Electricity Produced by Solar Power beats Electricity Produced by Fossil Fuel – on per MWh price!
Meeting electrical grid demand via solar power at a lower per MWh cost is now possible, when compared to meeting total demand from conventional electricity producers such as fossil fuel, nuclear or even hydro-electric power.
The WEF report notes that “utility-scale, thin-film solar PV plants produce cheaper power, on average, than new natural gas plants.”
A record low electricity price was achieved in Chile in August 2016. At $29.10 per MWh, solar electricity cost about half the price offered by a local coal competitor.
The cost of production of electricity through the utilization of solar energy is outpacing other alternatives, as the investment in solar panels is turning out to be comparatively cheaper than a comparable investment in coal, natural gas or other options, according to a new World Economic Forum report… Continue reading Solar Power Electricity now Cheaper than Fossil Fuel
Clean and Clean-Burn: Energy, the way it should be
Of all the energy that is available to us, solar energy is by far the most available and the most evenly distributed energy resource on planet Earth.
Wind and Solar + natural gas = Synergy
Solar is available all day every day. But not at night.
Wind is available day and night, but it can produce variable power levels as the wind blows over the landscape.
Meanwhile, offshore wind turbines produce constant power, spinning at constant speeds for years at a time — except when an operator locks the blades during large storms or during the annual maintenance inspection.
Both solar power and wind power face varying levels of ‘intermittency‘ — which requires the use of ‘peaking power plants‘ or ‘load-following’ power plants — to meet total demand.
‘Catch my Fall’ — All electrical power generators are inter-dependent
How electricity grids use different power generators to meet total and constantly changing electricity demand.
In the case of renewable energy, the negatives include some variability in the total output of solar power or wind power generation due to temporary cloud cover or storms. At such times, natural gas-fired generation can ramp-up to cover any shortfall.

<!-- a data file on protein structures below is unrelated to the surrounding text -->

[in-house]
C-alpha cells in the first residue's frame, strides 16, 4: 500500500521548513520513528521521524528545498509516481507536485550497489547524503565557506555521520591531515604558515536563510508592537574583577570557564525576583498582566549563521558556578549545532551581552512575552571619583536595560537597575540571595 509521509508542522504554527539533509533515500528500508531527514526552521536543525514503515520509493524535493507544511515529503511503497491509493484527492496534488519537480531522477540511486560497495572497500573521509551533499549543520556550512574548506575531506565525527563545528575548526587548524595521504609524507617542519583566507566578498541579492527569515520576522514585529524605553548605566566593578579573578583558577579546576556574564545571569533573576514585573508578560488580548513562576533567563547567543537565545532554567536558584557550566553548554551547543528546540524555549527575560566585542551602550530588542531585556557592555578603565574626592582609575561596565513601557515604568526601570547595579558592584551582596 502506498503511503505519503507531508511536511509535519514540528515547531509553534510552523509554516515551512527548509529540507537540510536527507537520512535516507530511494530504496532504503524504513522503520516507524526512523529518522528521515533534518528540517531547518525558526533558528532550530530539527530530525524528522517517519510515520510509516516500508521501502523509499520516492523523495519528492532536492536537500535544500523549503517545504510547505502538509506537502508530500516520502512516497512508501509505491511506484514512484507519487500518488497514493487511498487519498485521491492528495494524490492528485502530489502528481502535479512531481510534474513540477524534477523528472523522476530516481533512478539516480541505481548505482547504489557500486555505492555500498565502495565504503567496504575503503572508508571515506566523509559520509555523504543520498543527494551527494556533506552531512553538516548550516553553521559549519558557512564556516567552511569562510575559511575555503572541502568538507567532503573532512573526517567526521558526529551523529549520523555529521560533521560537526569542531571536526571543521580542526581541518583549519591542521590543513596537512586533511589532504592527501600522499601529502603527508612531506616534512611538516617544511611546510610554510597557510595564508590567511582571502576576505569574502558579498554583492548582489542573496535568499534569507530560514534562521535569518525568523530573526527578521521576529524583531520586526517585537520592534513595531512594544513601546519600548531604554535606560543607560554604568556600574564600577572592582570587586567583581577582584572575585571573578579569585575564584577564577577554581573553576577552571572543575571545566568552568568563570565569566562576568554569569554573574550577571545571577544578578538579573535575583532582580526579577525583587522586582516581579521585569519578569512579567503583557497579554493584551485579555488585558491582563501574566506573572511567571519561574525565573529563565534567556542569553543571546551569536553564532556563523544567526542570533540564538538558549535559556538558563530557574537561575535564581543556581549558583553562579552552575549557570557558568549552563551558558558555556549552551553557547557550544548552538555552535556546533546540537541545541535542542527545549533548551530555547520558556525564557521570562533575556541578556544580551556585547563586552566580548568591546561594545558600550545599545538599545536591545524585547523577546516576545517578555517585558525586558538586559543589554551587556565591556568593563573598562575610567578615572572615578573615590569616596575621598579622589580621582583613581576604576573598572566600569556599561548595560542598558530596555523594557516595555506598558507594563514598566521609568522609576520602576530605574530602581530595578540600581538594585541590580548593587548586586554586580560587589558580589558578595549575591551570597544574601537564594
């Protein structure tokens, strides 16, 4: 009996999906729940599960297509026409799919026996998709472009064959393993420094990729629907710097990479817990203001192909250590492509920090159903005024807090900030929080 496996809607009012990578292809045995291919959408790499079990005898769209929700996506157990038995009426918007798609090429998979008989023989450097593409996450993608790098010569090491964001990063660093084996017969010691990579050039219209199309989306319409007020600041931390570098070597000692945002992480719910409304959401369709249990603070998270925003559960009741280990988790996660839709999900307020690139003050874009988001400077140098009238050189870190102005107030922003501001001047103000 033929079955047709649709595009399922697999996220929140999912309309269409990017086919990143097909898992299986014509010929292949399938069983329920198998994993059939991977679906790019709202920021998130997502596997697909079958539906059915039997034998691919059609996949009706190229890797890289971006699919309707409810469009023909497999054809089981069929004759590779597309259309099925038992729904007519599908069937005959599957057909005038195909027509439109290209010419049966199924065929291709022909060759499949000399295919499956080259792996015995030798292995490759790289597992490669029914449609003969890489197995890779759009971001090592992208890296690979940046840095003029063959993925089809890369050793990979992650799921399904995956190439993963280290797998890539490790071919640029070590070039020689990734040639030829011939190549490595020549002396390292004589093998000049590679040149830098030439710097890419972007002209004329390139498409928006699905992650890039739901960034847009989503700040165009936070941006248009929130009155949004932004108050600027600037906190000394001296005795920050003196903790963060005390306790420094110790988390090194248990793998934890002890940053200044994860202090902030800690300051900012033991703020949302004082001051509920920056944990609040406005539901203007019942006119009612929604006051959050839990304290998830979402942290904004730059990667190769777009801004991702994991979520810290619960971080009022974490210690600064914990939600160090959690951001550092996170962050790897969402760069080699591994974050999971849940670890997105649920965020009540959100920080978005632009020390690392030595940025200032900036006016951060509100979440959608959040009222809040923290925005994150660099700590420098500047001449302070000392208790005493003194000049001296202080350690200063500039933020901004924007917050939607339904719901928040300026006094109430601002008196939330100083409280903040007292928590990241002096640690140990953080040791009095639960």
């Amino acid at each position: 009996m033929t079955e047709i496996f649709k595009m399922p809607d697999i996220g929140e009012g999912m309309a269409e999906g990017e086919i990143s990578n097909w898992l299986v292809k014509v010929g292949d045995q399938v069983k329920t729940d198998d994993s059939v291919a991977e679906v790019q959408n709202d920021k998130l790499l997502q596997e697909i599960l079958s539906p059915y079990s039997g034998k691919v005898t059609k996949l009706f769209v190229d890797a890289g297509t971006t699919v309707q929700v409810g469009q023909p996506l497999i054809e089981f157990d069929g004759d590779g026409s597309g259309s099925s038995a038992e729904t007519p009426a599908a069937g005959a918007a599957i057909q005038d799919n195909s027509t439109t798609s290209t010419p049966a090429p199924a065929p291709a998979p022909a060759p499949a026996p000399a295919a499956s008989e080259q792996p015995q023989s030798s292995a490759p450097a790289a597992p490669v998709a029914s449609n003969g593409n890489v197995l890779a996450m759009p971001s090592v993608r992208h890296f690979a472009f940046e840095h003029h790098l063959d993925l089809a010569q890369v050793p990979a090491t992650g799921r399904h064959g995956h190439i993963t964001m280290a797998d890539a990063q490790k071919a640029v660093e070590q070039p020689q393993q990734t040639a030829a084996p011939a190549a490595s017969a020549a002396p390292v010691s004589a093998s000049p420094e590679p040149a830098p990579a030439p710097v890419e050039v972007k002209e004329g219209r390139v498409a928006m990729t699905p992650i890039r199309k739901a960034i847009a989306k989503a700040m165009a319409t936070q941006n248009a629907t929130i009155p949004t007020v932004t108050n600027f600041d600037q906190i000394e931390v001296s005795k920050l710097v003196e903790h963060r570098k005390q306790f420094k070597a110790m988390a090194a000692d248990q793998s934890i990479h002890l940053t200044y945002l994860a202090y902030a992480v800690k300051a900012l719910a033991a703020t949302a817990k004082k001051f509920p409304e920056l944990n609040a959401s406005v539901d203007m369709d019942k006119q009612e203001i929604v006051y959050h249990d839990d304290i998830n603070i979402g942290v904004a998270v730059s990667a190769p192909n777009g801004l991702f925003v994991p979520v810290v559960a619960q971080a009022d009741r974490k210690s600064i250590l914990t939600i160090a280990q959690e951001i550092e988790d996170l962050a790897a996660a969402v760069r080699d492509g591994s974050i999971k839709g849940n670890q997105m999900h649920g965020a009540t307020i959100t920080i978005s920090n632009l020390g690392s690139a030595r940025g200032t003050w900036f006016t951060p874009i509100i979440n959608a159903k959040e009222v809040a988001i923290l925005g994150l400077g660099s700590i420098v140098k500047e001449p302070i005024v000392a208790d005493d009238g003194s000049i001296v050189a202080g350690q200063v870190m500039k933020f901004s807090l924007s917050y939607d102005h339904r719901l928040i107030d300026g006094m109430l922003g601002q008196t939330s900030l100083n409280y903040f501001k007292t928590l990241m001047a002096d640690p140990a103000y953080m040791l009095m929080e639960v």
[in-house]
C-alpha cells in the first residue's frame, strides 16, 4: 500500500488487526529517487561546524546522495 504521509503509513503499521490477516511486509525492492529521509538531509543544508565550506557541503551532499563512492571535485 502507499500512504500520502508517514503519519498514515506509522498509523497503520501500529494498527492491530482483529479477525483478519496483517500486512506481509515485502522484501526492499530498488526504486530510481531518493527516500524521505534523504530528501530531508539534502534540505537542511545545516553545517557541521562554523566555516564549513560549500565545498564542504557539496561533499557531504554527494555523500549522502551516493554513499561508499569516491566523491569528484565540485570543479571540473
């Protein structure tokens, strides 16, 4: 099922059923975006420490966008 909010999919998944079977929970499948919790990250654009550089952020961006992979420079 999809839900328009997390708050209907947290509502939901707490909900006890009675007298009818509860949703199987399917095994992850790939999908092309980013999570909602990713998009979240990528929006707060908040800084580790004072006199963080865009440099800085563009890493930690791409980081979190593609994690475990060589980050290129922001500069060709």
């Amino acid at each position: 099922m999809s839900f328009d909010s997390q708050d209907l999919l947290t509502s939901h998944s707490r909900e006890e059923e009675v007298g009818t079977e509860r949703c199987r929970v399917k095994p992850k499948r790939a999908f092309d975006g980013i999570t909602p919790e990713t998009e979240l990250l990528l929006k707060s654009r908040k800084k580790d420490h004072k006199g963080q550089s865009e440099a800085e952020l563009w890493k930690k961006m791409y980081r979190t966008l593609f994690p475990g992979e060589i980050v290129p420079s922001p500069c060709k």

Note: This is a common and daily energy grid practice whether renewable energy is involved or not. Some gas-fired power plants are called peaking power plants which quickly ramp-up to meet output shortfalls. In fact, peaking power plants (which are almost always gas-fired) were created to meet temporary shortfalls — and were in widespread use long before renewable energy ever hit the market.
Also in the case of renewable energy, another negative is that the Sun disappears at night and solar panels stop contributing to the grid. And unless you have offshore wind turbines to make up the shortfall, onshore wind turbines may fall short of total demand. So at night, you need reliable power to make up shortfalls in primary generation.
Note: This is a common and daily energy grid practice whether renewable energy is involved or not. To cover this situation load-following power plants were designed to meet larger output shortfalls. In fact, load-following power plants were created to meet larger, daily, shortfalls — and were in widespread use long before renewable energy ever hit the market.
In the case of natural gas, the negative is that gas is subject to wild price swings, thereby making gas-fired generation very expensive. Which is why it evolved into peaking power plants, less often in the load-following role and almost never as a baseload power generator.
The other negative associated with natural gas is of course, the fact that gas turbines put out plenty of CO2. That we can deal with. Unlike coal, where the CO2 portion of the airborne emissions are almost the least of our worries — as coal emissions are loaded with toxic heavy metals, soot and other airborne toxins.